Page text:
hen life gets in the way, it can be tough to prioritize time alone with your partner. Work obligations, errands, and chores can take you away from one another and too tired to make romantic plans happen. While a big plan like a vacation or an evening out can help you reconnect, you don’t need so much time to help you build intimacy and connection. It’s actually possible to accomplish this with a strategy that costs much less time and money. Enter micro-dates, which are, well, short dates—as few as 10 minutes long.
According to the Gottman Institute, an organization that researches relationship dynamics, the goal of a micro-date is for you and your partner to spend uninterrupted time together with the focus on connection. Whatever activity you may do during a micro-date can take shape in any number of forms, whether sitting together on the couch and drinking coffee, or taking a quick walk around the block to catch up during the day or in the evening.
Read on for how to incorporate micro-dates into your routine, and how they can help strengthen the connection between you and your partner.
How 10-minute micro-dates can help effectively build intimacy
The goal of these mini dates is to build and maintain intimacy, which can take on a number of forms and is the backbone of romantic partnerships. Without regular nurturing and attention, maintaining a level of intimacy in your partnership can fall to the wayside. But at its core, intimacy is about building connection and paying attention to your partner, and micro-dates—which value quality time over quantity of time—can help accomplish this.
“You can’t really have a healthy and stable relationship without intimacy, and we need shared experiences in order for us to feel like it is a relationship [at all],” says therapist Joy Berkheimer, LMFT. Micro-dates provide bite-size opportunities to have such experiences.
Dedicating bite-size time windows with the intention to spend time with your partner is a manageable way to prioritize your relationship and other components of your busy life. To help ensure the time is as fruitful as possible in that short window, Berkheimer recommends conceptualizing micro-dates as a chance to strengthen your friendship with your partner and to learn more about them.
“You can’t really have a healthy and stable relationship without intimacy, and we need shared experiences in order for us to feel like it is a relationship.”—Joy Berkheimer, LMFT
Making time to be together becomes especially important if you have shared responsibilities that pull you away from each other—for example, if you live together or share children or pets. Such a situation is common for couples who’ve been together for a long time. “It’s like you go from being soul mates to roommates,” says Beth Goss, a certified Gottman Educator and Training Specialist for its Bringing Baby Home program. “You got together because you love each other and you have fun together, but sometimes the fun goes away, and it gets replaced with things like unclogging the toilet.”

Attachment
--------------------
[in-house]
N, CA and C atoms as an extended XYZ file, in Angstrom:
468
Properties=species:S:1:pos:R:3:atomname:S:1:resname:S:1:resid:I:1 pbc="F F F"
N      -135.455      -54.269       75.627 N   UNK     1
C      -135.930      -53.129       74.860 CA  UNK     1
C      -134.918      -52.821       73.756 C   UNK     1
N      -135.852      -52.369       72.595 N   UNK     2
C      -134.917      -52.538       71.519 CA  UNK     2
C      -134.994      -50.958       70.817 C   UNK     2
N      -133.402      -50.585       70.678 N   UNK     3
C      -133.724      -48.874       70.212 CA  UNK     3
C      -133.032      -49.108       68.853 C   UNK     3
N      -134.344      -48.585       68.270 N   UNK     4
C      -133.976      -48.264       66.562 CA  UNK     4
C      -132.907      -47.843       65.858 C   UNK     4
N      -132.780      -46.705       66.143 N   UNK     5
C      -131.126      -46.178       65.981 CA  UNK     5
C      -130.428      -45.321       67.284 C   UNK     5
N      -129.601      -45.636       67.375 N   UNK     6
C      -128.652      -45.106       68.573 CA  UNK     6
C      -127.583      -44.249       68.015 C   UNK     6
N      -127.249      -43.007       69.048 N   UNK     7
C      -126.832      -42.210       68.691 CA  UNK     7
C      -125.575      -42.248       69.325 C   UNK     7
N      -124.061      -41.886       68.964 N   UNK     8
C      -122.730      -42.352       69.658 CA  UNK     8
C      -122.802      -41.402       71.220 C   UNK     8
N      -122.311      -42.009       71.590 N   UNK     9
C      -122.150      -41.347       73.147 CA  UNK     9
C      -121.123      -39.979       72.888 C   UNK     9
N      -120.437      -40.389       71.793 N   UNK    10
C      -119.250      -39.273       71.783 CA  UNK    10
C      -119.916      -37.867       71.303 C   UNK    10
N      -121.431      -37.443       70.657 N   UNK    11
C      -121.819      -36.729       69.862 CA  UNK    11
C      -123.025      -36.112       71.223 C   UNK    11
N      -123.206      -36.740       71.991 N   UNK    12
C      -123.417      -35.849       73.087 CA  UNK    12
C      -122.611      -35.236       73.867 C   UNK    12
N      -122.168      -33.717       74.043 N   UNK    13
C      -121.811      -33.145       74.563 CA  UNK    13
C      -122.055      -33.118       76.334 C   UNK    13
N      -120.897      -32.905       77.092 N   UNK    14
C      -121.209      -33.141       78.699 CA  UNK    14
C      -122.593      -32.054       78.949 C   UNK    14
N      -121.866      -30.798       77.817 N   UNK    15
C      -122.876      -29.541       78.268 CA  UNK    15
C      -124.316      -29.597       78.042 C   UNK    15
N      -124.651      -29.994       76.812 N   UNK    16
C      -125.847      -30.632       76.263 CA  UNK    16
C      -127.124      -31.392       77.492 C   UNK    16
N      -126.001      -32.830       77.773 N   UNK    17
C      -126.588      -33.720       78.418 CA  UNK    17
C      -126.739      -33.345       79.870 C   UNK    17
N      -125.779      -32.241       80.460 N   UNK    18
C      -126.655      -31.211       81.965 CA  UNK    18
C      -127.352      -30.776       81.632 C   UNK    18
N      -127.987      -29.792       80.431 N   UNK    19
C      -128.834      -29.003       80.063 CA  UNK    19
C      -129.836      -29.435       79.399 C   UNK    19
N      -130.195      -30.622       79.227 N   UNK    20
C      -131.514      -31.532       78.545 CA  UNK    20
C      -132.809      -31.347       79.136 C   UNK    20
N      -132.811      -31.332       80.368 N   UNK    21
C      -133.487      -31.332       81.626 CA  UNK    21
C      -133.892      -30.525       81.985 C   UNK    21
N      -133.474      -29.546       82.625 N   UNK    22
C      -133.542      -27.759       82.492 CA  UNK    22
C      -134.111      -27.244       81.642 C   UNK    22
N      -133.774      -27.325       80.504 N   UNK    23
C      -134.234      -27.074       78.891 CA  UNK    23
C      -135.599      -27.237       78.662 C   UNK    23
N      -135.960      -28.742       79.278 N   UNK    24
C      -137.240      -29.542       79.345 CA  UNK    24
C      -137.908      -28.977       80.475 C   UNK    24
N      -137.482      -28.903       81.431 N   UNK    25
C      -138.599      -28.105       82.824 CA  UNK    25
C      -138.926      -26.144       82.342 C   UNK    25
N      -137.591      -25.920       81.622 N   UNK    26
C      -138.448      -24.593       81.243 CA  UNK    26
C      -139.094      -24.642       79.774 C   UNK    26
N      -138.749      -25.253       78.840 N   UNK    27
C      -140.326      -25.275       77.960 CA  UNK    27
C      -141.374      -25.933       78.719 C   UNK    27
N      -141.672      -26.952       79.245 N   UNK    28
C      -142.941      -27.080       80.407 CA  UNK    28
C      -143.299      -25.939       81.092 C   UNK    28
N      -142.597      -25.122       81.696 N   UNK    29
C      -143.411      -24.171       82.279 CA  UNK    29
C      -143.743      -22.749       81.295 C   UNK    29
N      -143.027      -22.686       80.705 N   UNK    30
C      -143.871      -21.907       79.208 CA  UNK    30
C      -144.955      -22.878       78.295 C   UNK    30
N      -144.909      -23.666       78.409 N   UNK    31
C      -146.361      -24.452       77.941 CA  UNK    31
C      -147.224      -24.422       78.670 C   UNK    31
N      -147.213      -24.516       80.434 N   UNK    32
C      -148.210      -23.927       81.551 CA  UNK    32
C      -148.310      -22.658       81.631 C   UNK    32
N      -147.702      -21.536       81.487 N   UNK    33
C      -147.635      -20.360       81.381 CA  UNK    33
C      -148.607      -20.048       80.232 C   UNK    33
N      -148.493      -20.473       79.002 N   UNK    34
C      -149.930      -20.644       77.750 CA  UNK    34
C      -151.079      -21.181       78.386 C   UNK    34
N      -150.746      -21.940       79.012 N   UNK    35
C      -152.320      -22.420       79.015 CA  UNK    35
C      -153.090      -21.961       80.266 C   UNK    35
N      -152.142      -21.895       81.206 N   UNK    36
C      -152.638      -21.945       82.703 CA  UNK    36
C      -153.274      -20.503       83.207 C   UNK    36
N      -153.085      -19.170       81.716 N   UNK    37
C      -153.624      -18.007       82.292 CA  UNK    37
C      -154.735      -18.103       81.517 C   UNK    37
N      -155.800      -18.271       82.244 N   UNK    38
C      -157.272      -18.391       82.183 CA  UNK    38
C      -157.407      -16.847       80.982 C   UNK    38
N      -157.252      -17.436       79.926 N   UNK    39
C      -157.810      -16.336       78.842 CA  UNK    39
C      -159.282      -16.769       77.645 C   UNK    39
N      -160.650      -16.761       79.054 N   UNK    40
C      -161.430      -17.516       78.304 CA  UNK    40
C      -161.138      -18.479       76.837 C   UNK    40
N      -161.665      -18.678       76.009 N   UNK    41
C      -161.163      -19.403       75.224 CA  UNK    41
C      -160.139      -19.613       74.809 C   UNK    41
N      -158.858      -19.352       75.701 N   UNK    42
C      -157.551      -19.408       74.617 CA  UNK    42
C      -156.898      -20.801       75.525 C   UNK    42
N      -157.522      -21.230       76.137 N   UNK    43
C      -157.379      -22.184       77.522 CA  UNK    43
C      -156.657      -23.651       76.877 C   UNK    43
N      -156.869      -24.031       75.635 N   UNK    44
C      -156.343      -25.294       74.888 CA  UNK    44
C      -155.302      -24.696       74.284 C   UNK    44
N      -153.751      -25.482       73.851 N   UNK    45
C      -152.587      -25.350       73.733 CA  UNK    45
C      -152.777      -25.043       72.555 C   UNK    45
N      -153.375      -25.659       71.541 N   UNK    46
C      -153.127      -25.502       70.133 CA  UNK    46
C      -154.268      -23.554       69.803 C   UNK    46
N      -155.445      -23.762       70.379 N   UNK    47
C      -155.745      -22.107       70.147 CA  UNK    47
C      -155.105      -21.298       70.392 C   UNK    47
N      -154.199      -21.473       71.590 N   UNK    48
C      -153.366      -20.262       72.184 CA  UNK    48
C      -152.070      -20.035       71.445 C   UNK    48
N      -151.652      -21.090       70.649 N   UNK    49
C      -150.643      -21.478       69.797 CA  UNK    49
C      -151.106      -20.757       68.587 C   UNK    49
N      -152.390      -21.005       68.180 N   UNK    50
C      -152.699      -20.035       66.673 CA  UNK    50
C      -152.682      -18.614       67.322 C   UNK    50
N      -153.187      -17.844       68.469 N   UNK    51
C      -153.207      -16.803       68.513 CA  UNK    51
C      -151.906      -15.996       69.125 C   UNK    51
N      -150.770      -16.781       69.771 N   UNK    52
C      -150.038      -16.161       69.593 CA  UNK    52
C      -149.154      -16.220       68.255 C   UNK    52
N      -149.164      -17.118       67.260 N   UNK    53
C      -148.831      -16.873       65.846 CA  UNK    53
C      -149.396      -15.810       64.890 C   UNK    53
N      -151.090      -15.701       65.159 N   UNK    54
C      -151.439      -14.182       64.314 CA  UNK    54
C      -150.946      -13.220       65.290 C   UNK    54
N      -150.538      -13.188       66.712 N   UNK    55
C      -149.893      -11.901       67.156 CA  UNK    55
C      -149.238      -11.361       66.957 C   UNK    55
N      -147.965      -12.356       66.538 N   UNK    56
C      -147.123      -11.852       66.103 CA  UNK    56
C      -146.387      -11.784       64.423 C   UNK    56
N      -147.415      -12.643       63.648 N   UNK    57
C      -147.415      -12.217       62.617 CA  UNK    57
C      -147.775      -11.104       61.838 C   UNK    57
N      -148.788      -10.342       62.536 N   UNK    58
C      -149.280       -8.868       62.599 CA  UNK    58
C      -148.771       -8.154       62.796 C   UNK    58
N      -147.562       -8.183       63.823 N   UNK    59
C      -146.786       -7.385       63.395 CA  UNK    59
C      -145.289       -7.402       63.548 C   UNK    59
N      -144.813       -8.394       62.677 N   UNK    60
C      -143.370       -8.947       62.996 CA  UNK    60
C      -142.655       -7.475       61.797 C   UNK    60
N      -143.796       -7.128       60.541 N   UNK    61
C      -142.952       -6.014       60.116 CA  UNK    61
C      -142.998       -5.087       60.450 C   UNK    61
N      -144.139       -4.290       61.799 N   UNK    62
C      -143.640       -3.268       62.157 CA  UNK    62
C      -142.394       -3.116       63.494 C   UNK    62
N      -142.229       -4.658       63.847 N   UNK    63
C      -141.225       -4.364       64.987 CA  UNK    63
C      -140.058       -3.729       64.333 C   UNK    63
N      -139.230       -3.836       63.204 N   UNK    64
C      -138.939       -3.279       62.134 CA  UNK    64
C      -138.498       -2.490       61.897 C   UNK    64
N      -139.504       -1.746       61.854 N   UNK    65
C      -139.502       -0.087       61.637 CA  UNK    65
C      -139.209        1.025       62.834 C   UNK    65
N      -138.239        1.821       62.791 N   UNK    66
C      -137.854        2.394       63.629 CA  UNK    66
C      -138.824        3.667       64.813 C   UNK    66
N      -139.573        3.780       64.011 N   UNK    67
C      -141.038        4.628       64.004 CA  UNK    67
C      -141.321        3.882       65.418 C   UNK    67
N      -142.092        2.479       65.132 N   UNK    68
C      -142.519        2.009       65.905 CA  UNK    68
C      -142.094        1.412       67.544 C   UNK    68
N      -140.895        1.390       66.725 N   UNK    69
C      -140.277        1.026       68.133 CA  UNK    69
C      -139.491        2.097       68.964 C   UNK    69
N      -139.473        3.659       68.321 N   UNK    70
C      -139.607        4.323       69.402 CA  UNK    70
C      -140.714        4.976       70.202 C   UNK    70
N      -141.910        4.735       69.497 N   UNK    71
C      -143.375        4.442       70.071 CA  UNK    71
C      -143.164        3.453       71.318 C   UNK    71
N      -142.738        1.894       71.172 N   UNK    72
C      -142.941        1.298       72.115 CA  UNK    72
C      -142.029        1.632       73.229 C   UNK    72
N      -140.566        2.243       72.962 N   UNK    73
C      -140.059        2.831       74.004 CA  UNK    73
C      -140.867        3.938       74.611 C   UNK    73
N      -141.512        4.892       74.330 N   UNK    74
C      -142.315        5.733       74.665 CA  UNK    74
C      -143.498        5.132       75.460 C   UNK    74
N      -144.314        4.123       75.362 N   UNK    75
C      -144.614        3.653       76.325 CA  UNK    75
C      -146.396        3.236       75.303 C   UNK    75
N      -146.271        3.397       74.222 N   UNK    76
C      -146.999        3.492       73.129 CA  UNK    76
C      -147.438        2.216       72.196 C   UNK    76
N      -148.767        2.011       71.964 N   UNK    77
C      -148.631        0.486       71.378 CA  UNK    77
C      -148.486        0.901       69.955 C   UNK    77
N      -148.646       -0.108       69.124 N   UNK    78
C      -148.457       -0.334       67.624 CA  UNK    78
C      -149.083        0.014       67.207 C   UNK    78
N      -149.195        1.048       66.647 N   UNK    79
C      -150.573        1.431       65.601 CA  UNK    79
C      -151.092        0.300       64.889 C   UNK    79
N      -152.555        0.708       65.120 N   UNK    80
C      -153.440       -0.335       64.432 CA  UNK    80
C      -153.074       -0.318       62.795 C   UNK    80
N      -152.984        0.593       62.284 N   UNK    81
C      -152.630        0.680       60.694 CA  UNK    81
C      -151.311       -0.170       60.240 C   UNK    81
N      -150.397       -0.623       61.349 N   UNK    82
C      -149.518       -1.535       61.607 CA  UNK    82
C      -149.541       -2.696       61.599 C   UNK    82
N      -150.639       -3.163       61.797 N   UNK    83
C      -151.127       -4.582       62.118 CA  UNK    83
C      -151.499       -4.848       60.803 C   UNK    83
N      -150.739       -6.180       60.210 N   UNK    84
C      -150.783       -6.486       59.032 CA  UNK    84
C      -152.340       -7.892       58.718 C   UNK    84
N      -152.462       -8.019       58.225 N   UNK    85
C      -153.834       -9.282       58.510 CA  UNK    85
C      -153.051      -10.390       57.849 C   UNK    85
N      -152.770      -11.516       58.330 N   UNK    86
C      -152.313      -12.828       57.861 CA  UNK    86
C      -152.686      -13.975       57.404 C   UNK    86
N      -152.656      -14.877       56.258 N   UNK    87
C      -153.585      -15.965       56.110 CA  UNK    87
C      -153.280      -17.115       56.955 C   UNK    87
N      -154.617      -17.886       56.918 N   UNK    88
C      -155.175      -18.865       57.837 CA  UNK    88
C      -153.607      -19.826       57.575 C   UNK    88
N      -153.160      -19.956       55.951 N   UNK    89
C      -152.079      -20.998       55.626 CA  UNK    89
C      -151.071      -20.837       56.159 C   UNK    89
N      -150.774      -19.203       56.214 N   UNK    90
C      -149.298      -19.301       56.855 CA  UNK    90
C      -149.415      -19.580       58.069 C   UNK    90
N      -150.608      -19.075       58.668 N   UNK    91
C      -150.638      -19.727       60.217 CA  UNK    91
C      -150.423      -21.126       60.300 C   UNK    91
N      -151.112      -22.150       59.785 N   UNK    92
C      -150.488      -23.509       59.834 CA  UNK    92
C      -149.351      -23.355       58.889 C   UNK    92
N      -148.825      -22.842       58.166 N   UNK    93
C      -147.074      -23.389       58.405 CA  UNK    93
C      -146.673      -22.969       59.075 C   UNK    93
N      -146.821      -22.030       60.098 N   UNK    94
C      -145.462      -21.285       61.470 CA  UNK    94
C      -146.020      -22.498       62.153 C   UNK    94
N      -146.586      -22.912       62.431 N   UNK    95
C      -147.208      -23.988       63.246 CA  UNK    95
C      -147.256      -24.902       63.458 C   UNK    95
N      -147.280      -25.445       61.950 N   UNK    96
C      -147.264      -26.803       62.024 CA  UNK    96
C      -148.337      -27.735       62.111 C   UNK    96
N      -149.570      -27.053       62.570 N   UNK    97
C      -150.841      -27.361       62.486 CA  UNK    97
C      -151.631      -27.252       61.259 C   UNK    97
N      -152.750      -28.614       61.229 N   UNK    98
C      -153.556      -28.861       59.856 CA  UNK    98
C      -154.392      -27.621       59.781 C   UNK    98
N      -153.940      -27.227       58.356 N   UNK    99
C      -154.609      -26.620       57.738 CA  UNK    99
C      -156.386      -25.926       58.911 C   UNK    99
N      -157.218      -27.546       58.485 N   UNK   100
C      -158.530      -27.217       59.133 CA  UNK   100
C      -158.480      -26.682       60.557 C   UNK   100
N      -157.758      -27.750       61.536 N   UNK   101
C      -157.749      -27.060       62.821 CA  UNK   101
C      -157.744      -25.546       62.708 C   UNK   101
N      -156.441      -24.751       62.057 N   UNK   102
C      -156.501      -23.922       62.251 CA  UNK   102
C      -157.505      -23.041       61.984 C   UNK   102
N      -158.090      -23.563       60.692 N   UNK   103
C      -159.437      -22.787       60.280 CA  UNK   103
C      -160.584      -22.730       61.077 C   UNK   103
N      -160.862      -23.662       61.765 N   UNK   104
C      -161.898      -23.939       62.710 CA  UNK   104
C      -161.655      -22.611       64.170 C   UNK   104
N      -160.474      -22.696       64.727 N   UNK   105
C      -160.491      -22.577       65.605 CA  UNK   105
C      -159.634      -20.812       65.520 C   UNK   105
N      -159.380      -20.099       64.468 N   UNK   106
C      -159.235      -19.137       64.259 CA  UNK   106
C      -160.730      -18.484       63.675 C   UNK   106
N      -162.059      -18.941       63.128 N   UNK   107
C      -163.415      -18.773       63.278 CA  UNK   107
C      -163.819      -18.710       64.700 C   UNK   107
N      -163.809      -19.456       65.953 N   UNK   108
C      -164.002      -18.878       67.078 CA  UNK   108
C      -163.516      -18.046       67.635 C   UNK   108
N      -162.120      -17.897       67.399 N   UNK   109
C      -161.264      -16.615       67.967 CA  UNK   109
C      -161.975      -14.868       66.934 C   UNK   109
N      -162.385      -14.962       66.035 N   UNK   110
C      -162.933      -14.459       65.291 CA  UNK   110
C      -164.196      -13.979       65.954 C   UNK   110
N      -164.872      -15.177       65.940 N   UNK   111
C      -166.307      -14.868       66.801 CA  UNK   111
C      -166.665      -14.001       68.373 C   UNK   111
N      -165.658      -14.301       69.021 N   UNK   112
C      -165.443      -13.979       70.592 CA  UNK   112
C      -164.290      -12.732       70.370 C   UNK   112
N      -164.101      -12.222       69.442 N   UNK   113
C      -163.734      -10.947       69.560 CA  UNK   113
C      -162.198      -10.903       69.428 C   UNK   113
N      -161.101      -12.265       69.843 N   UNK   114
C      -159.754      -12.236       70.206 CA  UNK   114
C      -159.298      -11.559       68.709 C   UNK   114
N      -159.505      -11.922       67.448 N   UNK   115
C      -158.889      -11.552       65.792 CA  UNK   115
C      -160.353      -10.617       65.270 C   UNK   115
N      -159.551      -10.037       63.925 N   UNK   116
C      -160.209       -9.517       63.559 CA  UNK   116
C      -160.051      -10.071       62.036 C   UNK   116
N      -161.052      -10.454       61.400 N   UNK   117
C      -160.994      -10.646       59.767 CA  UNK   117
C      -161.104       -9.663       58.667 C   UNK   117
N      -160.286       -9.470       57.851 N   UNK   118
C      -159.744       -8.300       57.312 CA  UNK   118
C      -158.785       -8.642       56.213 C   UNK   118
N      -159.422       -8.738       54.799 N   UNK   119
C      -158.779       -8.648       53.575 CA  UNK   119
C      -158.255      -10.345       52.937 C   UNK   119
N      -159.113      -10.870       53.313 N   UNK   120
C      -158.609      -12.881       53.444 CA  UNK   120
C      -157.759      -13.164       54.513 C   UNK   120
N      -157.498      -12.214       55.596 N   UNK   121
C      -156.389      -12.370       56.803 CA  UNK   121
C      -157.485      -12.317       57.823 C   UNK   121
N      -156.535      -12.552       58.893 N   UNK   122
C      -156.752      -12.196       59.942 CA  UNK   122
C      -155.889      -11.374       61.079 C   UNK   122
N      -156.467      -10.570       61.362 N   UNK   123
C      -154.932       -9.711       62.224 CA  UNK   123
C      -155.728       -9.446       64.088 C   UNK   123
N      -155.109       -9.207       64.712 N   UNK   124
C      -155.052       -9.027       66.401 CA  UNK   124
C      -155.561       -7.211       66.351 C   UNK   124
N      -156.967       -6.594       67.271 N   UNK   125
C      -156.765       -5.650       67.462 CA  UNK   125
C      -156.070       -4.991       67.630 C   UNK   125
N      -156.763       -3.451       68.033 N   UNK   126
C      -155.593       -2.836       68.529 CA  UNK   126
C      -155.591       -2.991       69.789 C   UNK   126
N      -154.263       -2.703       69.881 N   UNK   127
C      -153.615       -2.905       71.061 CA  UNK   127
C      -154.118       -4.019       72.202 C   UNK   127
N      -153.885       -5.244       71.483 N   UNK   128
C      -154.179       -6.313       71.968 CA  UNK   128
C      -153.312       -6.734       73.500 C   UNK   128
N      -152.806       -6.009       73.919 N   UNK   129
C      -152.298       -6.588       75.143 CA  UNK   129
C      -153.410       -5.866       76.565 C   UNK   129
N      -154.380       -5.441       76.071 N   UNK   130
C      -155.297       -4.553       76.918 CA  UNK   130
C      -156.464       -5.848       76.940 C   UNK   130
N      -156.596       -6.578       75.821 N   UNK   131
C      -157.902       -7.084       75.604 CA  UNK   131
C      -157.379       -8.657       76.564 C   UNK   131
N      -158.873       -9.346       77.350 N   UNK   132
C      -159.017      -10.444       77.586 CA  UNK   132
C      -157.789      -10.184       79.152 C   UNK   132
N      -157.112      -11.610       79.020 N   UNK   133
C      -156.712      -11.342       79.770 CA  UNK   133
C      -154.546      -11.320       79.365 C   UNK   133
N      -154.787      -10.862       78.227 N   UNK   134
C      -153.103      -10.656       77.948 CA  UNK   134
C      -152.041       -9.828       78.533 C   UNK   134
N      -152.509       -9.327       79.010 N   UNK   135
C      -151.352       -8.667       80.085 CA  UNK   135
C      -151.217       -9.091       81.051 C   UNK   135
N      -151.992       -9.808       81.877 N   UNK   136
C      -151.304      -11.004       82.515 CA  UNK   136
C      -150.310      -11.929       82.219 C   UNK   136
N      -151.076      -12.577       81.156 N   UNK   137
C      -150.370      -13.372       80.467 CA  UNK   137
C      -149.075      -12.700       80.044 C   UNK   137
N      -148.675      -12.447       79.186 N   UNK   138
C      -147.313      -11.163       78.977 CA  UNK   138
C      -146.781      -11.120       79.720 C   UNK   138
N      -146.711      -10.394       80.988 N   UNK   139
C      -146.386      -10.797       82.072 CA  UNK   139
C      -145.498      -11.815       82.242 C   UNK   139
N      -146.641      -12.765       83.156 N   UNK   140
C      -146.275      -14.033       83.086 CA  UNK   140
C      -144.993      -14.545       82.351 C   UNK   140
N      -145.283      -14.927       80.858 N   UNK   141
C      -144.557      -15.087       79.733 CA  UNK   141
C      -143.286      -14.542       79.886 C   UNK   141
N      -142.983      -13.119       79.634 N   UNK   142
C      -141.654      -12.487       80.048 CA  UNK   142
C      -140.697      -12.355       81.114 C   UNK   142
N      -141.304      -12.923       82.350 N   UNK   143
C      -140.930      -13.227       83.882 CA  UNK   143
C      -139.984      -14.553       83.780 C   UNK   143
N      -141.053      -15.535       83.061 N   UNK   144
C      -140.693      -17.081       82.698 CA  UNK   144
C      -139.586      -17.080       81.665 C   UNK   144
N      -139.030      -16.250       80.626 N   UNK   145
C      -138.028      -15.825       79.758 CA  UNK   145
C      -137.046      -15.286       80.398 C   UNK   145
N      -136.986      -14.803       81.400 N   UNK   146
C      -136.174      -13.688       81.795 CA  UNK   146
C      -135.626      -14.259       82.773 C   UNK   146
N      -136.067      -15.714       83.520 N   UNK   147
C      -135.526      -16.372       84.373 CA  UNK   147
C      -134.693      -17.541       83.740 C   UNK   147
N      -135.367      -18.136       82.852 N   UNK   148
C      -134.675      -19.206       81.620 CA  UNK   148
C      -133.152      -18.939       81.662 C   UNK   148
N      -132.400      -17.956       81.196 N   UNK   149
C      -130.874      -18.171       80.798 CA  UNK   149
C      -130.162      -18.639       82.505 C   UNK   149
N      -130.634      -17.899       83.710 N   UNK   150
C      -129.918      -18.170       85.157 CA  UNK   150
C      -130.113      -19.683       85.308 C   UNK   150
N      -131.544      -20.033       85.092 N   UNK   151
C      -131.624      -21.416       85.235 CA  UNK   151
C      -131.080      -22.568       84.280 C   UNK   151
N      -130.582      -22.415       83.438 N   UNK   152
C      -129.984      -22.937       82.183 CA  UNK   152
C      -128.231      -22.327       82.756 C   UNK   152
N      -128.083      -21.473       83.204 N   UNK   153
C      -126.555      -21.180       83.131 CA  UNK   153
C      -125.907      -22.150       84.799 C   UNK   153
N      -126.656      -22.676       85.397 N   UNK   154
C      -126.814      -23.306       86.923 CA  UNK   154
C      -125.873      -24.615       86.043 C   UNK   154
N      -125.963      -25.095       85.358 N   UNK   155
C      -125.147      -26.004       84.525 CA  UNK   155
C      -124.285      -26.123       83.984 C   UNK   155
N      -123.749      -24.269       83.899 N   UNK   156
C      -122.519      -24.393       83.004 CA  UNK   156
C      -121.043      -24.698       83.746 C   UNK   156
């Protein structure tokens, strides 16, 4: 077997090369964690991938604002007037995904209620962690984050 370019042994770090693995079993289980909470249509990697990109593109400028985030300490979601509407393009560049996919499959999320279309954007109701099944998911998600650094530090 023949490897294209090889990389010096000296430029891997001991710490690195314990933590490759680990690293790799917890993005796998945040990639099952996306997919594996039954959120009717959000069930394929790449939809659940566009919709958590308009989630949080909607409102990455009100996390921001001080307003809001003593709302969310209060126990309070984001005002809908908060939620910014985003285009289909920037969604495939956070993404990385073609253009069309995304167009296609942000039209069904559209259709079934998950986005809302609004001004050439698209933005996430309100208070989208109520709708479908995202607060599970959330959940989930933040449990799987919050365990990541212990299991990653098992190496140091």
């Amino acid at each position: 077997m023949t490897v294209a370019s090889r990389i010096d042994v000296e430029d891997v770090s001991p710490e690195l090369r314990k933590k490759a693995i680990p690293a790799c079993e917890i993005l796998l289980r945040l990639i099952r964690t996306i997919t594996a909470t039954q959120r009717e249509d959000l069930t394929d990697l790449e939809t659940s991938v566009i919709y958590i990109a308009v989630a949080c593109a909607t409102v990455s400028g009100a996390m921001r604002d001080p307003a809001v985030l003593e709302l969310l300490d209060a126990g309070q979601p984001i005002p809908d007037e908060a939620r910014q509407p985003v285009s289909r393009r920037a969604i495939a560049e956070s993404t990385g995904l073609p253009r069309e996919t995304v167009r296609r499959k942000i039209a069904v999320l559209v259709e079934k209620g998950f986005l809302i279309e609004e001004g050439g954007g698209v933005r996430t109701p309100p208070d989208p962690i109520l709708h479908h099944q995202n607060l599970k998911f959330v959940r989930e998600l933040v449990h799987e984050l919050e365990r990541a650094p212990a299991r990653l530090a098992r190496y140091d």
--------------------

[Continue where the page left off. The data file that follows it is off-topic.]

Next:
It’s especially important for established couples to prioritize building intimacy, but newer couples benefit from this, too. The good news is that pretty much any activity can be a micro-date. Ten minutes should be the minimum amount of time you spend on any given micro-date, but if you have additional minutes to dedicate, even better. The point is that any amount of time is beneficial and better than no time at all. Here are some tips to make it go smoothly.
3 tips to make sure your micro-date goes smoothly
1. Pick a date and time
Decide with your partner when to do your micro-date so it doesn’t get pushed aside for other things. Each of you should commit to the practice in your schedule. Eventually, it could become a standing plan.
2. Choose an activity you both enjoy
The options for what you can do during your 10-minute micro-date are endless. Goss suggests taking walks, and Berkheimer takes that a step further by strolling to a local bakery to pick out a treat. More quick ideas might include picking a day to eat breakfast together or listening to music. A micro-date could even be as simple as folding laundry and talking about your day. The key thing is that this time is dedicated to the two of you.
These activities also present the opportunity to bring thoughtful additions to future micro-dates. For example, using the bakery example above, Berkheimer says if you see your partner is eyeing a certain treat, you might pick it up for them later in the week as a surprise, and share it as another micro-date. These little things build joy that becomes a key building block of a great relationship.
3. Go phone-free if possible
Goss recommends striving to make the micro-dates phone-free if possible because phones can be distracting and take you away from your partner. Instead, try to come up with activities that don’t revolve around technology so you can be present with one another.